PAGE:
But I did find one particular scene very effective.  The funeral scene where the dad picks up Nana's body and carries her up, and the aftermath where the mom leaves the dad.  There was so much solid character interaction in that scene, and imagining him walking up there amidst the sermon and in front of the whole congregation and carrying her up, the daughter following after, that was extremely effective.  Would make an excellent illustration in the hands of a talented illustrator--backs of the heads of the congregation, all in funeral garb, empty coffin, spiral staircase with the man carrying cilmbing up it, the daughter the only other active member running up to the front so she won't miss her chance, preacher in the pulpit oblivious of all of this even though all of the heads are turned not to him but to the people on the staircase. 

For me spiral staircases make me think of summer on a lake.  Since before I was born an uncle had a cabin on a Minnesota lake that was converted from an old Boy Scout lodge.  Most of it is a big open space, but there's an upstairs loft area that was added in for a bedroom and has a tightly spiraling stair leading up to it.  When I was a kid I was terrified of falling off of it so I would sleep downstairs on a couch.  When I got older and could work up the courage to climb it, that was a small rite of passage for me. 



ctjhill

  • Extern
  • *
  • Posts: 6
Reply #4 on: May 05, 2015, 12:01:54 PM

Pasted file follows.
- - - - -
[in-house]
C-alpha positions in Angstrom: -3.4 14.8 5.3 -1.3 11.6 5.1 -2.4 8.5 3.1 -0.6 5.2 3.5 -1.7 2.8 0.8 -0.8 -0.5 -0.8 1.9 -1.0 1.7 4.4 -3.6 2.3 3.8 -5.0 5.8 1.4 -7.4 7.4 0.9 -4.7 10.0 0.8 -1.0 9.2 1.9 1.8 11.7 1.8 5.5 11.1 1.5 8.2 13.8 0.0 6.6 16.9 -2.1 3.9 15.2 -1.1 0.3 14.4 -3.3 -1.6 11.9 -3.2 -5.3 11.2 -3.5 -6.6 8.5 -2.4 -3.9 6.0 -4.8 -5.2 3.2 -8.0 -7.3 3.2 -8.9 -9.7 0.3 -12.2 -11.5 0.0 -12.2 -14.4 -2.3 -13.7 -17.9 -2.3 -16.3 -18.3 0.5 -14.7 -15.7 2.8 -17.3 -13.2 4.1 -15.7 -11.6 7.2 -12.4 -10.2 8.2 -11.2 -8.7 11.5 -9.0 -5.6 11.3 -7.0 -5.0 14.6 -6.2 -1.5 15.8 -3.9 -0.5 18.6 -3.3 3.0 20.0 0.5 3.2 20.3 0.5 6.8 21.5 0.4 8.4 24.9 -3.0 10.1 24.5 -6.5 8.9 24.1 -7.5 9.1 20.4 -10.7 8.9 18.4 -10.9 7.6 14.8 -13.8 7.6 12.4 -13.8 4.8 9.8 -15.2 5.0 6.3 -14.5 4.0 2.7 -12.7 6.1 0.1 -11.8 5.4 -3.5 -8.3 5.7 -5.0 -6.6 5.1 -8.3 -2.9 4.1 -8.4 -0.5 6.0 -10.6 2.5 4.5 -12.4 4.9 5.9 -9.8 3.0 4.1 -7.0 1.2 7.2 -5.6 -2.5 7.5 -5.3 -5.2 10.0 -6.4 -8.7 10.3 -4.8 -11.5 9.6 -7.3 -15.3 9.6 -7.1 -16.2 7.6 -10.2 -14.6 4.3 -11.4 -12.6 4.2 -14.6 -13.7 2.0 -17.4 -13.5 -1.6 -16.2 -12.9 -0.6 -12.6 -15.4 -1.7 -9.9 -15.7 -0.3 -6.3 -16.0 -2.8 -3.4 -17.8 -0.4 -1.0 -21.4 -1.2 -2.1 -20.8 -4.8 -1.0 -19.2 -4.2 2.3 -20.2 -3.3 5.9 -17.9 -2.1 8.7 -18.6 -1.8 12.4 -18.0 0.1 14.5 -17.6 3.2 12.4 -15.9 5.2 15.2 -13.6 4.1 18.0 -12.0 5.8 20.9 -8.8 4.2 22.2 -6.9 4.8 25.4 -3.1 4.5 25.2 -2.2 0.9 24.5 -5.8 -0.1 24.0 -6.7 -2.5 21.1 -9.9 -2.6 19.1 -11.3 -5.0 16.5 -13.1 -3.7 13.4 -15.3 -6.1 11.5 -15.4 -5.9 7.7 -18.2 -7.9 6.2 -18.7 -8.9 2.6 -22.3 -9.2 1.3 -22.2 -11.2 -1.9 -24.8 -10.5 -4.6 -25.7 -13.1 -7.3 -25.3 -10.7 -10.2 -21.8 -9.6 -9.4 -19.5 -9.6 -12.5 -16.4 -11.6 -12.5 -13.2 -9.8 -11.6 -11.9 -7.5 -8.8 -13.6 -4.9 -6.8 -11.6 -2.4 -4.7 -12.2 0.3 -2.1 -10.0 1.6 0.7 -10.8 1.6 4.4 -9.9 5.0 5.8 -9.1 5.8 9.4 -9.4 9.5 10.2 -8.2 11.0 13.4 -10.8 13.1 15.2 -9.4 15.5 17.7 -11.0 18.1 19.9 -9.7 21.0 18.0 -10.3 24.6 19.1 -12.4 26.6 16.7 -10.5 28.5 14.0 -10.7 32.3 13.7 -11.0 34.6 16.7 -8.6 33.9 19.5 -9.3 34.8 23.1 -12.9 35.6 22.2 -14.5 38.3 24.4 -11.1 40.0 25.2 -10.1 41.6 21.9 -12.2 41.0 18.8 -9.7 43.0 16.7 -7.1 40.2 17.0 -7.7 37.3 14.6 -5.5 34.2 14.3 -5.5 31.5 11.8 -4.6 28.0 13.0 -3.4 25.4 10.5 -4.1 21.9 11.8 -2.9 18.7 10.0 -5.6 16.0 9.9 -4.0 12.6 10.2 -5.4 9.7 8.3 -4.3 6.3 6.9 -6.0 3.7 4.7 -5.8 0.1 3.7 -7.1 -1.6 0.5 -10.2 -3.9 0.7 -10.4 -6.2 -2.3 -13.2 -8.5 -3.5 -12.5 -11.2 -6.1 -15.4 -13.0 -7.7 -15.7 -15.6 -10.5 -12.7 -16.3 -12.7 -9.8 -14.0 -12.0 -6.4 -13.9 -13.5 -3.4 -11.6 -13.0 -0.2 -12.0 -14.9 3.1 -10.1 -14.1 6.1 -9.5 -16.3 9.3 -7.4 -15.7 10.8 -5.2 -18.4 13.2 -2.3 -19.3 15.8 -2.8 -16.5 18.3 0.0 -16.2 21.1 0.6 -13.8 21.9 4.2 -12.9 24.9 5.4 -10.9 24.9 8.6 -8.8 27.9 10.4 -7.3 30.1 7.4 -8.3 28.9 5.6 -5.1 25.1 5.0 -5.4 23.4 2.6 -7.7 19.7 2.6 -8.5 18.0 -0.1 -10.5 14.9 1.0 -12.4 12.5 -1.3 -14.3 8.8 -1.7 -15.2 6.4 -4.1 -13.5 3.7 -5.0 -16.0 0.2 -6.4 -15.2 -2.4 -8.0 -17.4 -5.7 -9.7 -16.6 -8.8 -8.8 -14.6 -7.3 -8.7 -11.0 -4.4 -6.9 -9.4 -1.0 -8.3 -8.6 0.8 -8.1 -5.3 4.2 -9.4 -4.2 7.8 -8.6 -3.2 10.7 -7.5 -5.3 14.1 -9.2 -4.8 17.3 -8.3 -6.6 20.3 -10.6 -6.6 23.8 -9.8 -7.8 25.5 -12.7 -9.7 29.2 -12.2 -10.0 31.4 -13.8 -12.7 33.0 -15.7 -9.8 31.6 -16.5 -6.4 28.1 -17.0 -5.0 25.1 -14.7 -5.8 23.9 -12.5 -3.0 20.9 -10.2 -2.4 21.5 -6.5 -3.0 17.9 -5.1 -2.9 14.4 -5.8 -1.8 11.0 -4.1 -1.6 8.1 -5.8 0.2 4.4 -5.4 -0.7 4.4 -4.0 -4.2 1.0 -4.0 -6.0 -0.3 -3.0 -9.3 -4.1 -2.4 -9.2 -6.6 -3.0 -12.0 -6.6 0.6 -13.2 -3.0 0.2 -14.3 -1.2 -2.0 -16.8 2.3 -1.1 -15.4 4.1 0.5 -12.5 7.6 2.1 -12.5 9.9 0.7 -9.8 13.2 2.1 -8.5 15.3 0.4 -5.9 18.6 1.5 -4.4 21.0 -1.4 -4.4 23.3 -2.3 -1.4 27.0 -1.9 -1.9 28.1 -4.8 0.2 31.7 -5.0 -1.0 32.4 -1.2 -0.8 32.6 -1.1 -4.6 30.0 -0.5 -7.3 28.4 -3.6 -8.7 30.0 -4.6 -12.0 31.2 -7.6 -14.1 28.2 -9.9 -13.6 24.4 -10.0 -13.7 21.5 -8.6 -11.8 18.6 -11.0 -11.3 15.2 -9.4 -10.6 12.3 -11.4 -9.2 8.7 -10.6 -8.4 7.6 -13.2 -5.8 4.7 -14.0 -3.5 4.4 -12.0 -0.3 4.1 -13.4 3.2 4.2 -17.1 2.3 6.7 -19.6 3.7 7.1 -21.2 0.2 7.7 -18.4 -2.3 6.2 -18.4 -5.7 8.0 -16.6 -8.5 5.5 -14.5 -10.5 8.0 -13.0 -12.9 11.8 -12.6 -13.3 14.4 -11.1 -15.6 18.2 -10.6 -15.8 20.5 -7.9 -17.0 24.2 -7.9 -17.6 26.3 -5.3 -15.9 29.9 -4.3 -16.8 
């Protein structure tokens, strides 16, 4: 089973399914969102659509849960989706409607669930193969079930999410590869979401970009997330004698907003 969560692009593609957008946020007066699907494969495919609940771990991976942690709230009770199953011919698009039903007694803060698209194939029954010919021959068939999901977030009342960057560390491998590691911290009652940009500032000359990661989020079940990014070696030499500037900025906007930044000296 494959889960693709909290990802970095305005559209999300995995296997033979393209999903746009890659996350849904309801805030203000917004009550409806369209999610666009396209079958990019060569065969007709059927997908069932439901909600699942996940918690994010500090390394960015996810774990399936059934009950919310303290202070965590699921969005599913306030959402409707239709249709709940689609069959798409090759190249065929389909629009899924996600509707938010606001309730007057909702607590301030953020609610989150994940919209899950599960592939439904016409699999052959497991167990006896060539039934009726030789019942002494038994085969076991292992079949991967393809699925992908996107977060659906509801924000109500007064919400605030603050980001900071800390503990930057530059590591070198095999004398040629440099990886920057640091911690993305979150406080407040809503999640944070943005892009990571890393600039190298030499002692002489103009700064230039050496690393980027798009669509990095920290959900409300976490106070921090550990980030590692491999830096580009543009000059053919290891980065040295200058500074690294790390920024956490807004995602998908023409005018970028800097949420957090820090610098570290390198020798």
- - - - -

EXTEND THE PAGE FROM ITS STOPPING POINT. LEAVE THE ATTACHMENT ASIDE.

Although the structure of this story felt a little loose, the emotional depth in it really worked. There were a couple of times during the funeral scene when I felt like I could start crying, but I didn't because I was on the bus at the time. The way the narrator's family situation is gradually revealed was well done, and it's interesting that her mother is always central, even though by the end it sounds like her father was around more, or should have been.

The imagery of the staircases was interesting, the way they could be made of all different things. Metaphorically they could relate to a number of different things; new technology, personal motivation, life experience. I guess you see what works for you. 

I liked the idea of something that seemed very profound and magical becoming a little mundane. I also liked that it didn't seem to change people's lives or society that much.



Ariadnes-thread

  • Palmer
  • **
  • Posts: 32